Non-Discrimination Testing for a Solo 401(k) Plan

If you’re a solo business owner and you don’t employ any related employees, the IRS doesn’t require you to complete non-discrimination testing to show that you qualify for this retirement savings plan. That is because no employees exist who could have earned eligibility to participate in a 401(k) offered by your company. If you do hire an employee, you lose this no-testing advantage. Regardless of the name of the retirement savings plan that you ultimately choose, it must meet IRS requirements.

Should you hire employees in the future, IRS regulations require that you include them in the retirement savings plan if they meet eligibility requirements. The IRS then subjects any elective deferrals that they make to non-discrimination testing. The one exception to this is if the 401(k) plan you have in place qualifies as a safe harbor plan or has earned an exemption from testing in some other way. You do have the opportunity to correct the mistake of not allowing an eligible employee to make a deferred contribution by making a qualified non-elective contribution on his or her behalf.

Forms and Filing Requirements

As a participant in a Solo 401(k) plan, you must file Form 5550-SF if your business has $250,000 or more in assets at the end of the previous calendar year. You may be exempt from this requirement if you have fewer assets, but it’s always a good idea to check requirements on the IRS website at before assuming anything.

Other Self-Employed Retirement Options to Consider

Choosing the most appropriate type of retirement savings as a self-employed individual can be challenging. With no one else making or matching any contributions, you need to carefully consider what will help you build your nest egg the fastest and save the most on taxes. Here is a brief description of other self-employed retirement plans:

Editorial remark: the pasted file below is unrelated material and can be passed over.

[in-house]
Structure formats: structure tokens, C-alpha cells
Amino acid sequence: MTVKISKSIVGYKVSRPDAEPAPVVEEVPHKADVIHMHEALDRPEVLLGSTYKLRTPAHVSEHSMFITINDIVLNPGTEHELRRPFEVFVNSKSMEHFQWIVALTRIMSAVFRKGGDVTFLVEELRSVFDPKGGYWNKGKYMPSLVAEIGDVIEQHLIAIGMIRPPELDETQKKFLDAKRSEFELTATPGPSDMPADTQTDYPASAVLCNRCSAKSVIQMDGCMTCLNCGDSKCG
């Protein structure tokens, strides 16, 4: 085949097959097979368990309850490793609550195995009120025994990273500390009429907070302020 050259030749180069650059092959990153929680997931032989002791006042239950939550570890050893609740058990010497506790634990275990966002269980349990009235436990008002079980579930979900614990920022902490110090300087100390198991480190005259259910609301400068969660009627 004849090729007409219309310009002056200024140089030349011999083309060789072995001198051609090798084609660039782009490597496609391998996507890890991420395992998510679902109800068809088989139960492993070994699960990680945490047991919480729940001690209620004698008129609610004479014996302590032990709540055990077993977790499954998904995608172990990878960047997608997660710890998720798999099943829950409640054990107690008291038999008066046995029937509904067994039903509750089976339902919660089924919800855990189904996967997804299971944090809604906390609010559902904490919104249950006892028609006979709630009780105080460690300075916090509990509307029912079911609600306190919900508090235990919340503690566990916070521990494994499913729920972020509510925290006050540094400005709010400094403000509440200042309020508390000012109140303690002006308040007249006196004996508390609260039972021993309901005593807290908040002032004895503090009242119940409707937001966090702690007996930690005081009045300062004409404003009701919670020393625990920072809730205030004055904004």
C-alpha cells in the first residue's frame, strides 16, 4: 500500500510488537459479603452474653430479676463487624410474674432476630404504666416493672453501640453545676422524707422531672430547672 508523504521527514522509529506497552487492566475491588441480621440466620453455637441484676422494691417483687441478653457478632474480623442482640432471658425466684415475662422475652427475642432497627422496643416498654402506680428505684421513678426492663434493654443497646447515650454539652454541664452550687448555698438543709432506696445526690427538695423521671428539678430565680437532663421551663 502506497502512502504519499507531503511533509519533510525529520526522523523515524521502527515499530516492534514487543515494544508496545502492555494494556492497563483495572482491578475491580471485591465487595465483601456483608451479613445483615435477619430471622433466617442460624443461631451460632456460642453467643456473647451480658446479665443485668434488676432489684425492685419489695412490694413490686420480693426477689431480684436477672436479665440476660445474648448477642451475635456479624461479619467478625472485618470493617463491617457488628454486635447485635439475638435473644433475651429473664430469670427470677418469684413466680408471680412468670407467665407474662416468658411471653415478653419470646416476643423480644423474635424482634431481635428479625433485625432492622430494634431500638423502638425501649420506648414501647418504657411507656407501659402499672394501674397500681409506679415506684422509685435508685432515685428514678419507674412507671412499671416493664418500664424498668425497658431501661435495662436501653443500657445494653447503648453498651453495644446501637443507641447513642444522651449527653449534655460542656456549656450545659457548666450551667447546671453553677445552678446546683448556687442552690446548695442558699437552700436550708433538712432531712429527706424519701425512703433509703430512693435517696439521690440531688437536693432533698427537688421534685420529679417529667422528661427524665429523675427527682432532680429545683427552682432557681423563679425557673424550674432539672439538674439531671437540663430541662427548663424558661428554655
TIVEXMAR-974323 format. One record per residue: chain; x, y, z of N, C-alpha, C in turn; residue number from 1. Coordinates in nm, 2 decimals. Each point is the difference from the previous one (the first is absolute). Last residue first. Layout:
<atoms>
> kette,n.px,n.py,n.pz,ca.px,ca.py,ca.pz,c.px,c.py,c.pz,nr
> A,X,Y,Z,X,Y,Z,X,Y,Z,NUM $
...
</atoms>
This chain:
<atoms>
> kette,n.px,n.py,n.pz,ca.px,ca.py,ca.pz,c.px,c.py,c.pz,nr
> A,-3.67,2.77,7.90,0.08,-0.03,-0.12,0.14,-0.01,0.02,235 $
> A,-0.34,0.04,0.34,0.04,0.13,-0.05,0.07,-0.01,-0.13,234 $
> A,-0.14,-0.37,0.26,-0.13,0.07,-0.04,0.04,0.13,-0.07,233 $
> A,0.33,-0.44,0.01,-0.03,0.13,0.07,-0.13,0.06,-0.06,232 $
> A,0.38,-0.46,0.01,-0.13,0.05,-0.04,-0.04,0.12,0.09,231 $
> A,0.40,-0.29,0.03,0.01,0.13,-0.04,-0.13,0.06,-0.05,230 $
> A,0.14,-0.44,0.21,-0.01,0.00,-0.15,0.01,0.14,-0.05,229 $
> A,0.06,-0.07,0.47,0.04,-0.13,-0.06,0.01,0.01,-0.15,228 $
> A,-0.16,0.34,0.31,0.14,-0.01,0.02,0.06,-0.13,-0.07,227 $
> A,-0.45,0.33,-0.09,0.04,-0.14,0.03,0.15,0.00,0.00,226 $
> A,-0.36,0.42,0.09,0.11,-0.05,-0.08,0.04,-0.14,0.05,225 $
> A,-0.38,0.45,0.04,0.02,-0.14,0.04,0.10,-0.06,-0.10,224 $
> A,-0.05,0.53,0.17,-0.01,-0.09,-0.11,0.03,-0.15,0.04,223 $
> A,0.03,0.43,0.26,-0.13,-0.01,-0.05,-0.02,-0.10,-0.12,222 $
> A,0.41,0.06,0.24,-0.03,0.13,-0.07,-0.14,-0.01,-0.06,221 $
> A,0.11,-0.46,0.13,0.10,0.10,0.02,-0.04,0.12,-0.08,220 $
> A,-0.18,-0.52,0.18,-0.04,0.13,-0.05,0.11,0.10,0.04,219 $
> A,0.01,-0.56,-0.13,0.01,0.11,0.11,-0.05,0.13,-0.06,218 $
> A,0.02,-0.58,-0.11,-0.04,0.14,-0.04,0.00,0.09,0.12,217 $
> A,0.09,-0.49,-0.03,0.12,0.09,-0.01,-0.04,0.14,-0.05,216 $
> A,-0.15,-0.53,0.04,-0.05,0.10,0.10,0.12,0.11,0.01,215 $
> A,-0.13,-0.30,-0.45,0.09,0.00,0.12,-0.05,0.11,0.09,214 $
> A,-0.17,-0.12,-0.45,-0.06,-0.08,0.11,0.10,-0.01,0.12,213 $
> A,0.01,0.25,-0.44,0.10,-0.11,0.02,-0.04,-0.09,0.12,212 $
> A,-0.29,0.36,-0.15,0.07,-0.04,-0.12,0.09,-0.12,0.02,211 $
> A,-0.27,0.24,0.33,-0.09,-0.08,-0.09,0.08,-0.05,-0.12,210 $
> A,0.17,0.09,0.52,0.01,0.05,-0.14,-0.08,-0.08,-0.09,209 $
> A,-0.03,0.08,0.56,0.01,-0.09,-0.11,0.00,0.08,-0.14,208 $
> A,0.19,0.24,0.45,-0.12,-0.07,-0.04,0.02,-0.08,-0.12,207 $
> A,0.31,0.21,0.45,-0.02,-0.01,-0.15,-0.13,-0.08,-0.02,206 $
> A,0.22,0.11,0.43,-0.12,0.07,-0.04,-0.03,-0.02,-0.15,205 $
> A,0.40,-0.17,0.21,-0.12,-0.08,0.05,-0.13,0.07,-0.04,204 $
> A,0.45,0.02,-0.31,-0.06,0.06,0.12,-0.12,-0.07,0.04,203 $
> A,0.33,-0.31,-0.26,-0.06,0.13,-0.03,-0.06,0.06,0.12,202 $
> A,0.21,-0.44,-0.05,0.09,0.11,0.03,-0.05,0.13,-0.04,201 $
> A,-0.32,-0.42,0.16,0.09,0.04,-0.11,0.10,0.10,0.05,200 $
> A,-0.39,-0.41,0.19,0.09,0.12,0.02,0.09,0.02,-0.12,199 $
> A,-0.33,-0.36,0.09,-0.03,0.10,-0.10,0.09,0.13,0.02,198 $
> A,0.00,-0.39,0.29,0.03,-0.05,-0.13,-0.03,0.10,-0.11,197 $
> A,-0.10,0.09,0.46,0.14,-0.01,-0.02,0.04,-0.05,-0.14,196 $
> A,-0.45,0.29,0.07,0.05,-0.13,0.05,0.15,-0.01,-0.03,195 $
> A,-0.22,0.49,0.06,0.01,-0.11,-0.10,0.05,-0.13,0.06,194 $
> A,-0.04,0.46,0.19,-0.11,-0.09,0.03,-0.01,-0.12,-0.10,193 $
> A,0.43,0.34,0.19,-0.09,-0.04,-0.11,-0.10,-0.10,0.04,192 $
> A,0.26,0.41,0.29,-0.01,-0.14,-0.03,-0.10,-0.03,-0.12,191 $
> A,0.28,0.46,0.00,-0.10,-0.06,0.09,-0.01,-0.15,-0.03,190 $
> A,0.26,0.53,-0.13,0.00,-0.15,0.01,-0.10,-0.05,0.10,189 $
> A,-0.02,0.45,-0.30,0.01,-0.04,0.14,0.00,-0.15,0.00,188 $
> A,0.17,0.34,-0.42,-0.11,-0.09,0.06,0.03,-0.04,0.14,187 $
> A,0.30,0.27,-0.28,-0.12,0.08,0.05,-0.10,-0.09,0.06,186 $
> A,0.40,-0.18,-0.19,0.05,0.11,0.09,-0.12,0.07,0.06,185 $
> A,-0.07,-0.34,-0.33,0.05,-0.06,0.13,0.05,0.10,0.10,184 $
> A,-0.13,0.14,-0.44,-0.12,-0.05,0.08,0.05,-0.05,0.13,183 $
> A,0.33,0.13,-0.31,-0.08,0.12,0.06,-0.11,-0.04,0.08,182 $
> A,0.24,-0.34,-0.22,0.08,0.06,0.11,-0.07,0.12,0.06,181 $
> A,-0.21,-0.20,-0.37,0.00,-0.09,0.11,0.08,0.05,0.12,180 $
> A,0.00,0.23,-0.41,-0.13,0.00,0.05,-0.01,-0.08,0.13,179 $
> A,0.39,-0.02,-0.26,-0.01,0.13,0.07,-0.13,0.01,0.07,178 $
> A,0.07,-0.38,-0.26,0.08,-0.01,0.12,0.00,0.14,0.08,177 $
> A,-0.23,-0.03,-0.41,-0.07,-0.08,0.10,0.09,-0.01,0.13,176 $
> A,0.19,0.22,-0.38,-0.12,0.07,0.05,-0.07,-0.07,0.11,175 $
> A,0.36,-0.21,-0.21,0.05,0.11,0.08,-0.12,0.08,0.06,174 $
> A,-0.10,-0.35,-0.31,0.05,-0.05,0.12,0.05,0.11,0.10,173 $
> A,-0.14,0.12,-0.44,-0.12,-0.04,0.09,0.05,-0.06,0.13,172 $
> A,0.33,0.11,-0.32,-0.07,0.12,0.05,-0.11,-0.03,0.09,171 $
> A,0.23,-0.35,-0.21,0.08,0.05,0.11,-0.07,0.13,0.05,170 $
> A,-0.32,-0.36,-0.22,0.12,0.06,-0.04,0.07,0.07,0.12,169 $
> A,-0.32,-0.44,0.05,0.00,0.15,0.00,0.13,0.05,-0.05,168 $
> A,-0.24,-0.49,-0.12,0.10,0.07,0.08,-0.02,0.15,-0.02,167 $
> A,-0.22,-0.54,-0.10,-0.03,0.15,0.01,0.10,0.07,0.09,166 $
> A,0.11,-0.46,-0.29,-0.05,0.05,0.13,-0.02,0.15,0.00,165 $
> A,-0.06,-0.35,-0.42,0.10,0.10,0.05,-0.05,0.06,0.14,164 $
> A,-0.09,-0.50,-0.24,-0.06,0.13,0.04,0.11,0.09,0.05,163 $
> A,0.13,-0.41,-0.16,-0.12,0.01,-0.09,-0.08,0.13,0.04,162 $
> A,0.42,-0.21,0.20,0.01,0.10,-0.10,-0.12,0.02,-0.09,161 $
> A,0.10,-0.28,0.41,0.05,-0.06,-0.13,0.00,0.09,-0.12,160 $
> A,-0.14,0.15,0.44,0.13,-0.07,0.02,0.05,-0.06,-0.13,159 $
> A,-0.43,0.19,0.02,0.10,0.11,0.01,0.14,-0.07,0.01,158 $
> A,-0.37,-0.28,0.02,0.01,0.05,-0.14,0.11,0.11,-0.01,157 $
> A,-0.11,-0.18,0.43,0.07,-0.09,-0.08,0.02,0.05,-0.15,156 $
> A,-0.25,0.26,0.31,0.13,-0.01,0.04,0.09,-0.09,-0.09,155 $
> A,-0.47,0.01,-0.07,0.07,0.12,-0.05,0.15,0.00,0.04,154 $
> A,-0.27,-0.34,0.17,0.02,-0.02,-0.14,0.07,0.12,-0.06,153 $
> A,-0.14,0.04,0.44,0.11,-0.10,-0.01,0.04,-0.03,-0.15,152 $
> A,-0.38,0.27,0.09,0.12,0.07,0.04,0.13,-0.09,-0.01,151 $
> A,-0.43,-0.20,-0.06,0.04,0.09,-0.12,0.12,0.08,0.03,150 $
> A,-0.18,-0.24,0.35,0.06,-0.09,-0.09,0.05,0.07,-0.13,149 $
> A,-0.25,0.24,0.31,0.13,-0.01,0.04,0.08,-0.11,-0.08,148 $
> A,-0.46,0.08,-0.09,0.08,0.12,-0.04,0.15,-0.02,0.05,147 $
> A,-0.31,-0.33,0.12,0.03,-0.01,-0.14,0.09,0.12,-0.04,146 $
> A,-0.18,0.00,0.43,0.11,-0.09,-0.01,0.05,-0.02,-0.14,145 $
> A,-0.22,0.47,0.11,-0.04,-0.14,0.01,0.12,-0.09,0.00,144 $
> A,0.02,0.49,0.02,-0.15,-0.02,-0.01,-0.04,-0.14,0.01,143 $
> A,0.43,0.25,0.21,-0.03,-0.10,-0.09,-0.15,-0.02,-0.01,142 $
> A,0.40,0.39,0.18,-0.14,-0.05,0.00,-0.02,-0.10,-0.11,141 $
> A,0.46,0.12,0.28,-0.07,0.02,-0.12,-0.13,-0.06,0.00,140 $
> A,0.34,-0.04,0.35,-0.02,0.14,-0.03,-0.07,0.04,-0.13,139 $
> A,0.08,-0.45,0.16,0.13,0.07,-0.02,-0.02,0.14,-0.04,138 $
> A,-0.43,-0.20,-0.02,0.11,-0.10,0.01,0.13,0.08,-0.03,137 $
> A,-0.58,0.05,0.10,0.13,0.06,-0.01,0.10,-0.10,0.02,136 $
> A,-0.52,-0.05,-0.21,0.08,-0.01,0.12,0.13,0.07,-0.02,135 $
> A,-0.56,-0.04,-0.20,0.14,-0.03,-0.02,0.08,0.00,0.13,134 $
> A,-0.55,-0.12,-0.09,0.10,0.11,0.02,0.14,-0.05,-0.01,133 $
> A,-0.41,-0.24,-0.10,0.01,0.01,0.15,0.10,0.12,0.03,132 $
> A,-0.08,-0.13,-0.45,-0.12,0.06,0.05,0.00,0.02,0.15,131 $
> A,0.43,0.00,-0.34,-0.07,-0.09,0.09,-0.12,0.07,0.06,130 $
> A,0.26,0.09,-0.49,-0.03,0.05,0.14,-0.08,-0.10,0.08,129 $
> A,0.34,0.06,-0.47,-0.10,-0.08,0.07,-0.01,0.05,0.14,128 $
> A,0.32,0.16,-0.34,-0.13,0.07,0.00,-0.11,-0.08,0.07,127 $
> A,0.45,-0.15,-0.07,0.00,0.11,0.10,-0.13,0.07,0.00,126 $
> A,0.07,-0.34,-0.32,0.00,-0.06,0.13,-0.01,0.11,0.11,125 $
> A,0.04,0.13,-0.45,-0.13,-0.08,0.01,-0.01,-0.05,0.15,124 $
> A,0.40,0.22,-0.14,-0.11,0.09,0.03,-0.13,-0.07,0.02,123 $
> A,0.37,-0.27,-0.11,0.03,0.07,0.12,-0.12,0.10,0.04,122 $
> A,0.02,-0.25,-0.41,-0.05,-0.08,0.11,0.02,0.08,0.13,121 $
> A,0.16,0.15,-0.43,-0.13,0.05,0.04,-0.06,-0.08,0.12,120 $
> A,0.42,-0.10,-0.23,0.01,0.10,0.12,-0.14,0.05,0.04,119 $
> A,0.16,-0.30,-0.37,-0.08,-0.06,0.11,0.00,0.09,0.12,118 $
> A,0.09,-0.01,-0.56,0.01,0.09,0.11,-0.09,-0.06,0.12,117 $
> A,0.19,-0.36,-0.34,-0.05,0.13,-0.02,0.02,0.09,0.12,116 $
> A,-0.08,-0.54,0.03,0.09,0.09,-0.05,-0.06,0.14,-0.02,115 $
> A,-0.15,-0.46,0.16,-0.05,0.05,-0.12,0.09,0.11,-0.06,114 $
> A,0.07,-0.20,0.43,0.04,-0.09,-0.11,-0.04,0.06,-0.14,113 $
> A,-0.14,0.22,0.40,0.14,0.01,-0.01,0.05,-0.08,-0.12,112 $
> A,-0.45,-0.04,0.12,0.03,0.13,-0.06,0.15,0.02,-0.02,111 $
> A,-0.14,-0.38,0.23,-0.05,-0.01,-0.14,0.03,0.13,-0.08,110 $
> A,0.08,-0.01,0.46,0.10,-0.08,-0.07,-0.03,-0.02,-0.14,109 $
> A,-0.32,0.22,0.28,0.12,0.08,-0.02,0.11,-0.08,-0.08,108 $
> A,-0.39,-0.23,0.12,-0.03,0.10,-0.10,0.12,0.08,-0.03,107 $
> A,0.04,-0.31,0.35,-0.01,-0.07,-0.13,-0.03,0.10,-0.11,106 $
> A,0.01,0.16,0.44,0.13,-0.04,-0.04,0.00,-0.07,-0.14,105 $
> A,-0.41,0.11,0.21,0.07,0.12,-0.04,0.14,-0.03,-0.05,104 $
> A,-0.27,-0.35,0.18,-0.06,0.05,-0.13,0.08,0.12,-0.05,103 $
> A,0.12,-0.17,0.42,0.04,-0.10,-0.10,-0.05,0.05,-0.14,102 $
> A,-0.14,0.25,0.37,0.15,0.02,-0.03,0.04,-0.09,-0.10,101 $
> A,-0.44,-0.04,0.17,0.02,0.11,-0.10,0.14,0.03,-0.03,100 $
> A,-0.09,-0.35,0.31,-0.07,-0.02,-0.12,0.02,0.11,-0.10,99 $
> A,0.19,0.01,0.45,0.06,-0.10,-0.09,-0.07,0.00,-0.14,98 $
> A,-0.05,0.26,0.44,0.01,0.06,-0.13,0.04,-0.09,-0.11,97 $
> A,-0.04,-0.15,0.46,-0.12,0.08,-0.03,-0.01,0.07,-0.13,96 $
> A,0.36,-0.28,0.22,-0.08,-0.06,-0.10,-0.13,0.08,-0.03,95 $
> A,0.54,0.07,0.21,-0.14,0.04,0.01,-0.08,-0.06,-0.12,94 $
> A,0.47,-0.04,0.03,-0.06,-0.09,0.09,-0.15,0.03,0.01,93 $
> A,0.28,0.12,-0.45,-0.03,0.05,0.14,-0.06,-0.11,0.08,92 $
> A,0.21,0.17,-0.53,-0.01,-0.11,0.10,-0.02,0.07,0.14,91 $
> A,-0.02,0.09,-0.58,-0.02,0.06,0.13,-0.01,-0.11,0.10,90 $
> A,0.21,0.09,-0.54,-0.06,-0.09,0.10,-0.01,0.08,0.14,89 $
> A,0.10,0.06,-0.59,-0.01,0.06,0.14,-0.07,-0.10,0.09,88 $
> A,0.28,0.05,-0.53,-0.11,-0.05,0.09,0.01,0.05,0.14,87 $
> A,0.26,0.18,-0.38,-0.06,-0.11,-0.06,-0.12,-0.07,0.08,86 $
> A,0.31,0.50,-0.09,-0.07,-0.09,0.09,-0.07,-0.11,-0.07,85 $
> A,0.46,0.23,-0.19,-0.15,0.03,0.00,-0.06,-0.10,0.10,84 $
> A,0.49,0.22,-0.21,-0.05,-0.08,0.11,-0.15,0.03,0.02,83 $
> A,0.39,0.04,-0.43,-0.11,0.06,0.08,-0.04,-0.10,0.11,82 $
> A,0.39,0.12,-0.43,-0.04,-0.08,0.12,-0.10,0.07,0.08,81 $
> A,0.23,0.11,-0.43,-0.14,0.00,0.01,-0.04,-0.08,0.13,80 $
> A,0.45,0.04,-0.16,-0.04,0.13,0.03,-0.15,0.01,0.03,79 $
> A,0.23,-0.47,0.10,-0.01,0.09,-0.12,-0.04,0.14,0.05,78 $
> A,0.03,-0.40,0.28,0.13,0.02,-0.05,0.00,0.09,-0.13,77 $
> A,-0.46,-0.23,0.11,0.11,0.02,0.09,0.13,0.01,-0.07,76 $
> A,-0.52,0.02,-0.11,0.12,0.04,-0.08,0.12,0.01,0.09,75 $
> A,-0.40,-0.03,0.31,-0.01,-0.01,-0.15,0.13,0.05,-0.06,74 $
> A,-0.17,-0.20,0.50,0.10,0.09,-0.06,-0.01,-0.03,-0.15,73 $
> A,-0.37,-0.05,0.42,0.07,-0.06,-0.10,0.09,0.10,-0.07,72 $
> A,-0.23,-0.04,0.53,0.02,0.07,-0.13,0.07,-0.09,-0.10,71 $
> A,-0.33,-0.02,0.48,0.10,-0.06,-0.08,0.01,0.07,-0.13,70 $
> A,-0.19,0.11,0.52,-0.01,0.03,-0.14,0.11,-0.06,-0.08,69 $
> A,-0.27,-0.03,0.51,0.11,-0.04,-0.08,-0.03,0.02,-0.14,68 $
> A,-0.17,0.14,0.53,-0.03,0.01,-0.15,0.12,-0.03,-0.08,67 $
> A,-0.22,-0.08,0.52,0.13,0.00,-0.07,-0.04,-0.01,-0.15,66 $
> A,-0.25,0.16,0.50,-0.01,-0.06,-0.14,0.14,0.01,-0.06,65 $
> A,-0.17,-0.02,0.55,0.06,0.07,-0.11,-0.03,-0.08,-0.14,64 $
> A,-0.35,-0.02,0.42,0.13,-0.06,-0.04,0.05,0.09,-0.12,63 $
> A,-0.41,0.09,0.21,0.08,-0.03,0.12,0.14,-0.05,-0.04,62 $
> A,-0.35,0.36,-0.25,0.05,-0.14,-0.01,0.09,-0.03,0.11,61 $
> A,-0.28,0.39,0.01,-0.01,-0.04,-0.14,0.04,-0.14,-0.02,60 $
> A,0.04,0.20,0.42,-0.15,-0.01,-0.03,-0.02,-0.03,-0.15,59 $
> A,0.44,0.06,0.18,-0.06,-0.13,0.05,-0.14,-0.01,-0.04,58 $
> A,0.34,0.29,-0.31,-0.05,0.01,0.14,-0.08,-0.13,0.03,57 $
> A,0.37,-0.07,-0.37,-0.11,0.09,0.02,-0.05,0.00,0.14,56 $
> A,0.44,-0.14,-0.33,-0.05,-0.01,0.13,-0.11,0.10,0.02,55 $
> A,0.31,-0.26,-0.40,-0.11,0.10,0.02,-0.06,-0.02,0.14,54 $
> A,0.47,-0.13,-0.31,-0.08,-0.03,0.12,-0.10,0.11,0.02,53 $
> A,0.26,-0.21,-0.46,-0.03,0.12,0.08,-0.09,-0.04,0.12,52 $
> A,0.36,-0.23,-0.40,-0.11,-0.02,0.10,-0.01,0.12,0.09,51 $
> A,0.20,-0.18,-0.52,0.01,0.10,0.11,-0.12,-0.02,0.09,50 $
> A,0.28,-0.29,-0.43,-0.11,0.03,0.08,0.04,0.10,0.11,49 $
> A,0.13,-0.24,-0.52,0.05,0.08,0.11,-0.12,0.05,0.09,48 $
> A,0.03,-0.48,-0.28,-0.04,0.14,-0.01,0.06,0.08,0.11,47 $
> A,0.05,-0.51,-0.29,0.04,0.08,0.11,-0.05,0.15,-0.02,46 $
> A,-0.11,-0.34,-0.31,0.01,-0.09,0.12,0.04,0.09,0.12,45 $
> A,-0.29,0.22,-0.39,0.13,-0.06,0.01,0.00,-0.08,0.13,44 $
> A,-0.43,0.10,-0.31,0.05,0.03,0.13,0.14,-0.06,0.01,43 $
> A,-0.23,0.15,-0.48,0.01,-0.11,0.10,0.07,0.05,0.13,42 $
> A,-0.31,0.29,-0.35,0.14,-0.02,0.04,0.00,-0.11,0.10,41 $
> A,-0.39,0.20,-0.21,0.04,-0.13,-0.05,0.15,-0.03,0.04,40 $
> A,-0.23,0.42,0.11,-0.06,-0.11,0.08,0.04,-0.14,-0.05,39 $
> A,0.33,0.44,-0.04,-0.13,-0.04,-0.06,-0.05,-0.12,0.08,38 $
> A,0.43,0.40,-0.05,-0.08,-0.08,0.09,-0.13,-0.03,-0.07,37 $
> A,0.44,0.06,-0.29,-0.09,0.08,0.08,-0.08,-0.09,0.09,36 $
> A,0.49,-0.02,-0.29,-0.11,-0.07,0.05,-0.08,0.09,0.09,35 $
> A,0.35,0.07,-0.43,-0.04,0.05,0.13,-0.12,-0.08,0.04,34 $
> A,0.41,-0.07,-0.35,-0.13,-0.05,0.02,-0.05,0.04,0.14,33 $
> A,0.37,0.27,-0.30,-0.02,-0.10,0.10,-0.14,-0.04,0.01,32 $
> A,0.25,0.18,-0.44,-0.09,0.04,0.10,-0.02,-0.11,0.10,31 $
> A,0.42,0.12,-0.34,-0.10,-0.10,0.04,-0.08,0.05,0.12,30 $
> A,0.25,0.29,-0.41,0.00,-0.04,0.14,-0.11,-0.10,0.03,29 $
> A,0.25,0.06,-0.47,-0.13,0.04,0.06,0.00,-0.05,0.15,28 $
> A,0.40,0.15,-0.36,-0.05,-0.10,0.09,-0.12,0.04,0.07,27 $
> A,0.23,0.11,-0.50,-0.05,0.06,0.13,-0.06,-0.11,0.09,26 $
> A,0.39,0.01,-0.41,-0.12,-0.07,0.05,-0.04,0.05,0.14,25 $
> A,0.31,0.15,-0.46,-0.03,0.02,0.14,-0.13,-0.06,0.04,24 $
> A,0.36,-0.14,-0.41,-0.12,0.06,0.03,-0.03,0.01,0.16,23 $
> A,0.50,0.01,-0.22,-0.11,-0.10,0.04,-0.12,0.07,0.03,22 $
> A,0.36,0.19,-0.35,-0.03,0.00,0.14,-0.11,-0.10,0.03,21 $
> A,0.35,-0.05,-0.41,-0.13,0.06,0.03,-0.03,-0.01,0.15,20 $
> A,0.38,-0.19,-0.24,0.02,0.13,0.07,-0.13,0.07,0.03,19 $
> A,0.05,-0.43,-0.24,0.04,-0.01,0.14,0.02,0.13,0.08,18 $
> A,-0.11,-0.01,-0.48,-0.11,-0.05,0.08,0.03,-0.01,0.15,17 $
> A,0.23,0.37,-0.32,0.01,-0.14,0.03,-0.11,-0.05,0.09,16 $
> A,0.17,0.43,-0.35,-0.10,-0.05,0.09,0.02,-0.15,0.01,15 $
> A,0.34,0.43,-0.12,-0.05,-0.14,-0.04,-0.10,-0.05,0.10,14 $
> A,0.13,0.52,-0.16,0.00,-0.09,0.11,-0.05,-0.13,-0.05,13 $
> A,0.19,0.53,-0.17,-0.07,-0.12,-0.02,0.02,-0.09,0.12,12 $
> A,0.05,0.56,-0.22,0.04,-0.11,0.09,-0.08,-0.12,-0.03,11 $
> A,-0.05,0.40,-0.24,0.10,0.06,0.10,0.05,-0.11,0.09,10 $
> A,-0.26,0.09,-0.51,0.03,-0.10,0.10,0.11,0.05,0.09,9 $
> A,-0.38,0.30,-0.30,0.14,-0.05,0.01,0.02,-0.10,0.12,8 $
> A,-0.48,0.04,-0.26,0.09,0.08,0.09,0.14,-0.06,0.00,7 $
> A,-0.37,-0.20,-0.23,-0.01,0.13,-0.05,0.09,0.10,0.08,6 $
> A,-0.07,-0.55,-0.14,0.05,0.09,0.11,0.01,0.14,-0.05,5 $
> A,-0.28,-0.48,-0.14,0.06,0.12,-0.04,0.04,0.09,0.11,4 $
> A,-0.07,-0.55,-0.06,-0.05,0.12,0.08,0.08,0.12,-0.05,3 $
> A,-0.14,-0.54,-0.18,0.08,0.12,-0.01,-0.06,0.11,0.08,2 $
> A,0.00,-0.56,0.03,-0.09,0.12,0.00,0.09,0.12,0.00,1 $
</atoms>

• IRA: The IRS allows people age 49 and under to contribute up to $5,500 on a tax-deferred basis to an IRA account. The amount is $6,500 starting the year you turn 50 if you need to make catch-up contributions. The contributions must come from earned income only. You’re taxed on withdrawals, and you phase out of receiving the full tax deferral once your income hits a certain limit.
  • Roth IRA: The maximum amount you can contribute to a Roth IRA depends on your filing status and income. You don’t receive a tax deferral on these contributions, but the trade-off is that you don’t have to pay tax when you withdraw. You can also contribute to a Roth IRA past age 70.5, unlike the traditional IRA that cuts off contributions at that point.
  • SEP Account: A business of any size, including only one person, can establish a SEP account. It allows you to contribute up to 25 percent of your net self-employment income, and it is often a good choice for businesses with cyclical income patterns. The maximum annual contribution for 2018 is $55,000.

Now that you know more about your self-employed retirement savings options, the next step is to sit down with a qualified financial planner to help you decide which one is right for you. The important thing is that you don’t miss the opportunity to save for retirement and reduce your tax liability.

Share this post